Question: What should your mindset be while hearing the Word preached or taught?

© Nick Zaccardi 2017

 
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Posted by on August 9, 2017 in Faith, Legalism, Revival, Spiritual Walk

 

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Football Faith

I’ve been posting about the need for our faith and actions to line up together. That’s where we see God’s power at work in us. It’s time for God’s people to start living out their faith.

We believe that Jesus Christ is the Way, the Truth, and the Life. That’s a great thing to trust in. But if you really believe it, then you’re going to let someone know that you feel that way.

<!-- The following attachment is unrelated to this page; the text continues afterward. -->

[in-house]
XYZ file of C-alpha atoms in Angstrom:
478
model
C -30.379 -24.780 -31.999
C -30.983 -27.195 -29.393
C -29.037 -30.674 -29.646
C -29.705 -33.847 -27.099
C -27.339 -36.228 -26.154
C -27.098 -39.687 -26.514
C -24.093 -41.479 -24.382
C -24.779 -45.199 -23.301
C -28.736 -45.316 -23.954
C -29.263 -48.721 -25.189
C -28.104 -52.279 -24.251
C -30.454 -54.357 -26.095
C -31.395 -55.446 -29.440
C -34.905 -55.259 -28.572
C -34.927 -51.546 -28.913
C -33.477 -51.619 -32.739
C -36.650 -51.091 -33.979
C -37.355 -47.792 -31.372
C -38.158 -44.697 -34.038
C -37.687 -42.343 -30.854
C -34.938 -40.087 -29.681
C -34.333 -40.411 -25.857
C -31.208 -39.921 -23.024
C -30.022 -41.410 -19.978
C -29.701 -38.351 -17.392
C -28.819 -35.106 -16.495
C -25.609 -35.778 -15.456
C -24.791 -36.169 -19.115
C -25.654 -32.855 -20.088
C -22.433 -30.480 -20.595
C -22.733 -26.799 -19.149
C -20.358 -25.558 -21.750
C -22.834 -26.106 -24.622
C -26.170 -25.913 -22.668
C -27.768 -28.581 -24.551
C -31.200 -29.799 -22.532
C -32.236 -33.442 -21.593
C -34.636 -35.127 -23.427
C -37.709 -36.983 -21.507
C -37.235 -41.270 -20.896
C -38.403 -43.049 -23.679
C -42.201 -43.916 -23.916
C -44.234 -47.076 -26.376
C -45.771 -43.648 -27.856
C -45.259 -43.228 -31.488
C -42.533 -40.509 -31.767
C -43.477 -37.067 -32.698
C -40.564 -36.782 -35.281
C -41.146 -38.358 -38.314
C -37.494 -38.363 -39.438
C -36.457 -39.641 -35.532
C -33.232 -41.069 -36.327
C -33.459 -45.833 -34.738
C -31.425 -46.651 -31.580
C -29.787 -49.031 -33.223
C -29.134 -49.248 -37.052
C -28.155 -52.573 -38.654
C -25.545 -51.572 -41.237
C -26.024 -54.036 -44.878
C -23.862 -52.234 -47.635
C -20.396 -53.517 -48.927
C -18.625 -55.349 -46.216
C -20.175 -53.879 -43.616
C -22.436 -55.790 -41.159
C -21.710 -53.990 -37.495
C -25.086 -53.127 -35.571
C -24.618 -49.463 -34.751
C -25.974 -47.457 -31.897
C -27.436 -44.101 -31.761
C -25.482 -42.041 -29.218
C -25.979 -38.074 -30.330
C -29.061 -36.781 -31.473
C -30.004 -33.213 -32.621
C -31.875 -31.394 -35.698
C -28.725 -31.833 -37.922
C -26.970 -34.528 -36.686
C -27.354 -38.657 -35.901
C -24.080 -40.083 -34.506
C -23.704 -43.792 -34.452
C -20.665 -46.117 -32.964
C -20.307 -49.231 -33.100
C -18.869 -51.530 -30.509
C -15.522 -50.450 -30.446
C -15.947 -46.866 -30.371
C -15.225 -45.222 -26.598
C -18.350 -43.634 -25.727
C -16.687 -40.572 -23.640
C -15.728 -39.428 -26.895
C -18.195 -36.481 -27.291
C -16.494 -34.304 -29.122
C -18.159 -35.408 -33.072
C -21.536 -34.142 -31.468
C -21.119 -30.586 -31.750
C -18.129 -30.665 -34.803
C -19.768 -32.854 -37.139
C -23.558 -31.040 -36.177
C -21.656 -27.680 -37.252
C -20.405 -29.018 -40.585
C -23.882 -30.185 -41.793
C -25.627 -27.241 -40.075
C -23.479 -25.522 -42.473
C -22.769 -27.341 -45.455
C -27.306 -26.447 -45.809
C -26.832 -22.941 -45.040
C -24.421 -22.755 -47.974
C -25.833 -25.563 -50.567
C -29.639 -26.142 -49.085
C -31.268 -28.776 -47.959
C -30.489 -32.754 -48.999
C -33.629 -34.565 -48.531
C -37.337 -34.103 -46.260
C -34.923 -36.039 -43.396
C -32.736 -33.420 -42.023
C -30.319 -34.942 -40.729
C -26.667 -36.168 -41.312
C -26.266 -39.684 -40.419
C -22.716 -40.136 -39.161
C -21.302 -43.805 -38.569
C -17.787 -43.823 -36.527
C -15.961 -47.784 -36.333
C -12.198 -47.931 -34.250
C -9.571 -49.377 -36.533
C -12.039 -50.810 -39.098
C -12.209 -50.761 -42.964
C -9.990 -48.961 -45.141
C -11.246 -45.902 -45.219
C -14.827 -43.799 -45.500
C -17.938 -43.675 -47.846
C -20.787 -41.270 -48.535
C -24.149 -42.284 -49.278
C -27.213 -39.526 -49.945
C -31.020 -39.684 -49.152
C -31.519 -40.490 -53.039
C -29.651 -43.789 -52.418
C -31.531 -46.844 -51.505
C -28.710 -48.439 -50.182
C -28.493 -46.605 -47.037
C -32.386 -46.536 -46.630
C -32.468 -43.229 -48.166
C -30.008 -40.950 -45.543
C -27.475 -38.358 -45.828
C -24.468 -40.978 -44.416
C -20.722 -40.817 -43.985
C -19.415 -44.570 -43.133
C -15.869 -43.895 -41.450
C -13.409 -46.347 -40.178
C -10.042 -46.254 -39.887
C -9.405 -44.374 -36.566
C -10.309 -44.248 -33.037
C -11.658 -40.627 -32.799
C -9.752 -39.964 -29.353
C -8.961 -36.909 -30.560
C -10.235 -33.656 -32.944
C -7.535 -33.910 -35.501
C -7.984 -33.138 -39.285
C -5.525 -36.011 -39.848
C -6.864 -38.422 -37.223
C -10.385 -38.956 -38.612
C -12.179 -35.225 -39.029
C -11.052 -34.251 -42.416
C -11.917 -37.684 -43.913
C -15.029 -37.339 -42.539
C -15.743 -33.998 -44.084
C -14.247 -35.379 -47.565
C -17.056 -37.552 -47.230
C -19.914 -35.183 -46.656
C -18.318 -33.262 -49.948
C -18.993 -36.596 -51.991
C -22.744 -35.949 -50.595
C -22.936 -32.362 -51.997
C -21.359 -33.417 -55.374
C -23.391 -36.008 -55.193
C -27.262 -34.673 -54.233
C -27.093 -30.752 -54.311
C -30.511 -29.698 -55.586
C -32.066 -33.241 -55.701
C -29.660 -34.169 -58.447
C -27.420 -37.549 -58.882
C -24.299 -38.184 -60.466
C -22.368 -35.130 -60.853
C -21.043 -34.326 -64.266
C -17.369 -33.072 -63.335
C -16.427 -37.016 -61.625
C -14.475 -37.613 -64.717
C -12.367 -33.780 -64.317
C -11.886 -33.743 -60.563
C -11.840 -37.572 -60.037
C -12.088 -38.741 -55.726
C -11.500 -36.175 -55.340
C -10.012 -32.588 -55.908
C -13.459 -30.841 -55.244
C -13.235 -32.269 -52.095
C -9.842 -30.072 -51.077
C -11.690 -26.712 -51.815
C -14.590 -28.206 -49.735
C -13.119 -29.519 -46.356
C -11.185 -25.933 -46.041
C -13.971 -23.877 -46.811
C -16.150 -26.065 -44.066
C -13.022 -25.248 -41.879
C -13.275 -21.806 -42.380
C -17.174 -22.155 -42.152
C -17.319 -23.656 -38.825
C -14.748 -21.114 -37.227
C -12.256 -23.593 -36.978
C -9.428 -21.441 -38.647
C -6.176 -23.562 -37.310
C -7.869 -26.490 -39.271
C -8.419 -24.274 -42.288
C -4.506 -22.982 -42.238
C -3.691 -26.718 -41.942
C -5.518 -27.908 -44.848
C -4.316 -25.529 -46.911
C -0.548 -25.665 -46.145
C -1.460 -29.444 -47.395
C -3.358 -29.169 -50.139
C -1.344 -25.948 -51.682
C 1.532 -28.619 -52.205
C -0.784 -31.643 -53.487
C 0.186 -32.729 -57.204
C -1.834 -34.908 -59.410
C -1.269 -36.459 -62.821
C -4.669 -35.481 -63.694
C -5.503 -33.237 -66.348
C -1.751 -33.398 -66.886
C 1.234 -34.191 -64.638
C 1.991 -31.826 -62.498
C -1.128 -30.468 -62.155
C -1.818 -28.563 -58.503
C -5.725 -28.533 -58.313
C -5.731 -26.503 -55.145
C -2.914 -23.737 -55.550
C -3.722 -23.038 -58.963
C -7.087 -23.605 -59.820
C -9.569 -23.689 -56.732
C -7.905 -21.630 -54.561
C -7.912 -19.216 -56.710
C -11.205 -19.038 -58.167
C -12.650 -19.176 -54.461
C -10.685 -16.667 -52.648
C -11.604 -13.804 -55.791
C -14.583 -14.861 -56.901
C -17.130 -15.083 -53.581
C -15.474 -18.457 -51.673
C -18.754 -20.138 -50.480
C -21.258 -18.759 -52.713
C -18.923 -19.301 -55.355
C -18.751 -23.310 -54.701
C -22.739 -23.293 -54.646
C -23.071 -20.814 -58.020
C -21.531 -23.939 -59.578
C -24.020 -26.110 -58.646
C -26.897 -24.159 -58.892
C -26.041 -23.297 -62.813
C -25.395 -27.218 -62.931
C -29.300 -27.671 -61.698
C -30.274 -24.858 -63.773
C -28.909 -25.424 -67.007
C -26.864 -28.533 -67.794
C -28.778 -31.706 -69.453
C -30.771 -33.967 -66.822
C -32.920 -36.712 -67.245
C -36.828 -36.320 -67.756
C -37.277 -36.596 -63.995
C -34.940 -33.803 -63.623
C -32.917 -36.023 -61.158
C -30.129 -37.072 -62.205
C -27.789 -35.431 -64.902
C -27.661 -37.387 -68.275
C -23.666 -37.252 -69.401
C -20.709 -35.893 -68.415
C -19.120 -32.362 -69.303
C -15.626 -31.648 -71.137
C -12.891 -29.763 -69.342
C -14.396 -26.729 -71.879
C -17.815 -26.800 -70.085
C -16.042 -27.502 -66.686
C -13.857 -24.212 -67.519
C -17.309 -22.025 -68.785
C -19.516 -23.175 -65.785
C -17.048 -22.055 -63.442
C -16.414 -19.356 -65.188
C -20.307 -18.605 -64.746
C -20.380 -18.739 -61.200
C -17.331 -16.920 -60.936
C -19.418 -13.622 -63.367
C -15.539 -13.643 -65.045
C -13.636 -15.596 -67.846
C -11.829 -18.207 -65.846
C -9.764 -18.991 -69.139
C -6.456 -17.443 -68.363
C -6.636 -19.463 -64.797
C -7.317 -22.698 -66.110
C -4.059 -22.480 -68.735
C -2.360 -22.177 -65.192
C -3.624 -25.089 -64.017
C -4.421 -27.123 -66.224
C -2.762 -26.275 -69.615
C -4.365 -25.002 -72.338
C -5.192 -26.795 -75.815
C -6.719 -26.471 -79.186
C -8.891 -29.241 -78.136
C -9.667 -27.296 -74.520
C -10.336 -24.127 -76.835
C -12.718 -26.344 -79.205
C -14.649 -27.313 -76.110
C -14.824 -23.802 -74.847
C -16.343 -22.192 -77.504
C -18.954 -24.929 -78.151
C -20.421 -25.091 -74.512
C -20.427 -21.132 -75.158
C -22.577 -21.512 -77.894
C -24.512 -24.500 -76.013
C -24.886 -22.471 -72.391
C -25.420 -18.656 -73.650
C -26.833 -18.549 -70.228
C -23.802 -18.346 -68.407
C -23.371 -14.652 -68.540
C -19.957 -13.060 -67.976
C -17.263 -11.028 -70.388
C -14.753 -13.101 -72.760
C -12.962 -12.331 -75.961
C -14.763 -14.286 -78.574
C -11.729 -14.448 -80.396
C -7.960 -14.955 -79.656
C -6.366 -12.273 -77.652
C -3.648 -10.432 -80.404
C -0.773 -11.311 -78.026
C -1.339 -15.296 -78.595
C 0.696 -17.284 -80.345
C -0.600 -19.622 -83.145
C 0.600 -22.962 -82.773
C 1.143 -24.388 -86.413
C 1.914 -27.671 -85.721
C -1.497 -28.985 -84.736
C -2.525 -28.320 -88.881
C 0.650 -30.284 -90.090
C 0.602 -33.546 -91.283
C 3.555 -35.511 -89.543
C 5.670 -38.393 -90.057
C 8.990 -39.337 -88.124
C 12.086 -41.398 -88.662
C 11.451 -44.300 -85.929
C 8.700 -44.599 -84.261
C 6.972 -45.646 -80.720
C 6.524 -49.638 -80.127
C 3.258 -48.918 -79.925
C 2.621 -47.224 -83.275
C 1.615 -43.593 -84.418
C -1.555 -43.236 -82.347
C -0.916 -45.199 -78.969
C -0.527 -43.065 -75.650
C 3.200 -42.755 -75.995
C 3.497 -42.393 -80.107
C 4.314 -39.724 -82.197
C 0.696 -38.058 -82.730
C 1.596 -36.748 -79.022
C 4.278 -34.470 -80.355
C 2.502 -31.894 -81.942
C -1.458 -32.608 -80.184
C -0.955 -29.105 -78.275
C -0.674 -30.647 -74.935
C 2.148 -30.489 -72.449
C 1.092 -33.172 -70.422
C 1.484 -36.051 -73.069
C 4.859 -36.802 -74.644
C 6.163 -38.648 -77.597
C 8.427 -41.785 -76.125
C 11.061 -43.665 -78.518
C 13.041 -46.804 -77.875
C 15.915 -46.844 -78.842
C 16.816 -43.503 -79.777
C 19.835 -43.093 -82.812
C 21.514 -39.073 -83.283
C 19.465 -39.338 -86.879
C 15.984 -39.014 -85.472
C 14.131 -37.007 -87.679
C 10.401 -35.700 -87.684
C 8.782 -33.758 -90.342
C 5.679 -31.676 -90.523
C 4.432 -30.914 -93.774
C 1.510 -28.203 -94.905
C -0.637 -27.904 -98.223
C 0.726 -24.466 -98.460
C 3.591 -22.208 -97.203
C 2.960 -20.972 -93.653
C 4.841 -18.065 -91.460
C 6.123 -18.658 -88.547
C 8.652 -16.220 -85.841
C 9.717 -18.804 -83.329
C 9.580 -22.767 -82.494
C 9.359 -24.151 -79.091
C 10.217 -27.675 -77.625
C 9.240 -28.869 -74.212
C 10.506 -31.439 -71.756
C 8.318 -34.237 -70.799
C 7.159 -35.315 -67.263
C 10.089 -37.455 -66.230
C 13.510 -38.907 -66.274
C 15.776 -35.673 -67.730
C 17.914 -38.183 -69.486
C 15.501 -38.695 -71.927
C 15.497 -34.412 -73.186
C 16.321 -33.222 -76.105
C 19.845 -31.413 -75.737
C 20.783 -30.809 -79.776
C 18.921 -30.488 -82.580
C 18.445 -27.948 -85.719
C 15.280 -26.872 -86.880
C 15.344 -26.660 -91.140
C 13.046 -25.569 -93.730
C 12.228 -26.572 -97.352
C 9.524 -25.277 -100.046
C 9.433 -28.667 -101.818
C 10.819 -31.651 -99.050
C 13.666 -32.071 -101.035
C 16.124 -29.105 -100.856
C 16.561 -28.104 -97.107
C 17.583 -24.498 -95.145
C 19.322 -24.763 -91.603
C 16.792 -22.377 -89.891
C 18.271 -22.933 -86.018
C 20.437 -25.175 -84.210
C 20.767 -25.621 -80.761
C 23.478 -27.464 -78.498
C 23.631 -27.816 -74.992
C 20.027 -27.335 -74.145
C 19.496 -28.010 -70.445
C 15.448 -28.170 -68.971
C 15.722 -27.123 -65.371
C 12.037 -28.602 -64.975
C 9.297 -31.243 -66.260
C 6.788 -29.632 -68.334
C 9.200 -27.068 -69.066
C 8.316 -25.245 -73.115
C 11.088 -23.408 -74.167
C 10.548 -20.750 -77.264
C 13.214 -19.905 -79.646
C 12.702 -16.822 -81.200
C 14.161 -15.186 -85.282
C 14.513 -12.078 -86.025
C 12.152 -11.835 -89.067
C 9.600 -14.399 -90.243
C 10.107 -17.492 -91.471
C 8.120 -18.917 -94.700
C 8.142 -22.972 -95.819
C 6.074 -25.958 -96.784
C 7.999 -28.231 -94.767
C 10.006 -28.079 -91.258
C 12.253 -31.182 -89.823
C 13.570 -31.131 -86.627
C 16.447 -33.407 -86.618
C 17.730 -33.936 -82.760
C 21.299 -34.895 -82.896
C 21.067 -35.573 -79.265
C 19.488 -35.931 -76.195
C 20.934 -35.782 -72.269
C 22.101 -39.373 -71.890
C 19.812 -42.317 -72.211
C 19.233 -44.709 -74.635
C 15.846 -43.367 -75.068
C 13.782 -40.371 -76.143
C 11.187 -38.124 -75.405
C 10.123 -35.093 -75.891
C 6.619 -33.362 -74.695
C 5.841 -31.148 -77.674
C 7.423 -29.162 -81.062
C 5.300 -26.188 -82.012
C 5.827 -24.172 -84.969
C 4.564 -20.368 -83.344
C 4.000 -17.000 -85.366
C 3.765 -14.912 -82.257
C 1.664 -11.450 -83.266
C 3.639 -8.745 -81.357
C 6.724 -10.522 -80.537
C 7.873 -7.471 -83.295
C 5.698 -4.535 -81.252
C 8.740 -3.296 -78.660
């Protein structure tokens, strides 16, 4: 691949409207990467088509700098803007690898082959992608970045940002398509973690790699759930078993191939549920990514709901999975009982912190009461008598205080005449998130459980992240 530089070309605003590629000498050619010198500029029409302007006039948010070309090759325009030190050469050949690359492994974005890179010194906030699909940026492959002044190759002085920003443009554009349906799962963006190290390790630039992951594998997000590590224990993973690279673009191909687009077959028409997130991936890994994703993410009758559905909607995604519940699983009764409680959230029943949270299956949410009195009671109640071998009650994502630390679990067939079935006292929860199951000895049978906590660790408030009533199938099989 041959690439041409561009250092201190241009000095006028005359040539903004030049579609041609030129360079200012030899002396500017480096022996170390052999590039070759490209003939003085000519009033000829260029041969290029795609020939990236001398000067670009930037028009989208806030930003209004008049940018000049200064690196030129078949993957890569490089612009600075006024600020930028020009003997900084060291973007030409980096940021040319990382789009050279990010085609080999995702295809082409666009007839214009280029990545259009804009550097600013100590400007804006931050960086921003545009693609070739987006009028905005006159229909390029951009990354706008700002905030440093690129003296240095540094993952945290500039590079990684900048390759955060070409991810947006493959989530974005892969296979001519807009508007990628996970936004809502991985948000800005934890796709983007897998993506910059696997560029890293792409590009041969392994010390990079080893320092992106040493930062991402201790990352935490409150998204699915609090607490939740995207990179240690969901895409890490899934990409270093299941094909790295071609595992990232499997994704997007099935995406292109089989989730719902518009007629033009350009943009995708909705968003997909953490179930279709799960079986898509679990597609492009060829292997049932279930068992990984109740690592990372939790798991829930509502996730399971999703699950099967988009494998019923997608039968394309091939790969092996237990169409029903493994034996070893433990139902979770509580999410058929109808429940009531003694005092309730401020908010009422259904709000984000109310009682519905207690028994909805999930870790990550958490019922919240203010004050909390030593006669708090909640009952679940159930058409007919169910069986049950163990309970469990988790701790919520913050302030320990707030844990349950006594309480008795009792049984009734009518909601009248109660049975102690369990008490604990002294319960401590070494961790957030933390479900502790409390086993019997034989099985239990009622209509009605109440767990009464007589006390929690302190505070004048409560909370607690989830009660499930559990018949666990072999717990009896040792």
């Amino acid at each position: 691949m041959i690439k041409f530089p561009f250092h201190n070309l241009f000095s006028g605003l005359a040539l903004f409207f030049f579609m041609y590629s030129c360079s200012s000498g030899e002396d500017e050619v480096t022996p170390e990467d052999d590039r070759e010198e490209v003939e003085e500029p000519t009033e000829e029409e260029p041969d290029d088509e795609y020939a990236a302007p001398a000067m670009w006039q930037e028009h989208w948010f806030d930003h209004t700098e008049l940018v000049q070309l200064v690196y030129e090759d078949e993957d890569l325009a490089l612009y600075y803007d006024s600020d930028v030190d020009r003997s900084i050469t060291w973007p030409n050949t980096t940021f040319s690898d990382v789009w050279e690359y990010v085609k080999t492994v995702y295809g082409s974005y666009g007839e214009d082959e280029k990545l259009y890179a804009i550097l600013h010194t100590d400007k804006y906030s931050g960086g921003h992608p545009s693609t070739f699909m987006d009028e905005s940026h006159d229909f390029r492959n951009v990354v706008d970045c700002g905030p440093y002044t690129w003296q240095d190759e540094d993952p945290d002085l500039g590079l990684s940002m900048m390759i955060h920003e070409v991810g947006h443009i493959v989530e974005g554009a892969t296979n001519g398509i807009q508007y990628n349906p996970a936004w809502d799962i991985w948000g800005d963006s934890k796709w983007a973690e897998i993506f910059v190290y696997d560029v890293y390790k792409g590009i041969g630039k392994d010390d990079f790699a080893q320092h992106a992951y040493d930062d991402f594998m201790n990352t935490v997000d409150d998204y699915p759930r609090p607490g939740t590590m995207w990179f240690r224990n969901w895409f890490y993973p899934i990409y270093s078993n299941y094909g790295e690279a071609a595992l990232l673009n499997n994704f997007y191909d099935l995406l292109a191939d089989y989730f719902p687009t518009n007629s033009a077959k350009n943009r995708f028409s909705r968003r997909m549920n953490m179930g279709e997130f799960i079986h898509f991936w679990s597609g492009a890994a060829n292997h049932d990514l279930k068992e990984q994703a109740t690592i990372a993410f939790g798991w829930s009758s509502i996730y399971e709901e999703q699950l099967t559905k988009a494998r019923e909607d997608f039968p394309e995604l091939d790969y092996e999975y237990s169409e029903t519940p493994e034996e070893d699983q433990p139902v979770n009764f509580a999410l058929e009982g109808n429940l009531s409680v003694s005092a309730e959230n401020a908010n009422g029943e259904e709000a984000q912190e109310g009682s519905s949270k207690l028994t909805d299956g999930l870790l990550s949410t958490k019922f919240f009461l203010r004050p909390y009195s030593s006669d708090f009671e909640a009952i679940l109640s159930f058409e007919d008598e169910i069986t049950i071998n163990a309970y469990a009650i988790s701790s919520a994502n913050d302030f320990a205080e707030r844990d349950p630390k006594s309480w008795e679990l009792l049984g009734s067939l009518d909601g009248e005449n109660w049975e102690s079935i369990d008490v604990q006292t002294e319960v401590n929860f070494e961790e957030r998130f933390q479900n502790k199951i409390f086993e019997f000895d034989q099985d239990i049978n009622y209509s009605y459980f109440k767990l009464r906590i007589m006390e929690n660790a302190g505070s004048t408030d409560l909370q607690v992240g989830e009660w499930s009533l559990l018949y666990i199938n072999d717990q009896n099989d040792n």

I live in the Boston area. It’s no secret that the people around here believe that the New England Patriots are the greatest football team ever. Because of that, in the fall, on any given weekend, no matter where you go you’ll hear people talking about them. That’s what happens when you truly believe something. It affects how you act and speak.

You see that a person is justified by what he does and not by faith alone.
James 2:24

We are saved because we trust in Christ. His blood was shed for our sins. But is believing enough? What does the Scripture say?

…that if you confess with your mouth, “Jesus is Lord,” and believe in your heart that God raised him from the dead, you will be saved. For it is with your heart that you believe and are justified, and it is with your mouth that you confess and are saved.
Romans 10:9-10

There has to be both the faith and the actions working together. Believing alone won’t save you. There has to be a confession, out loud, from your own lips.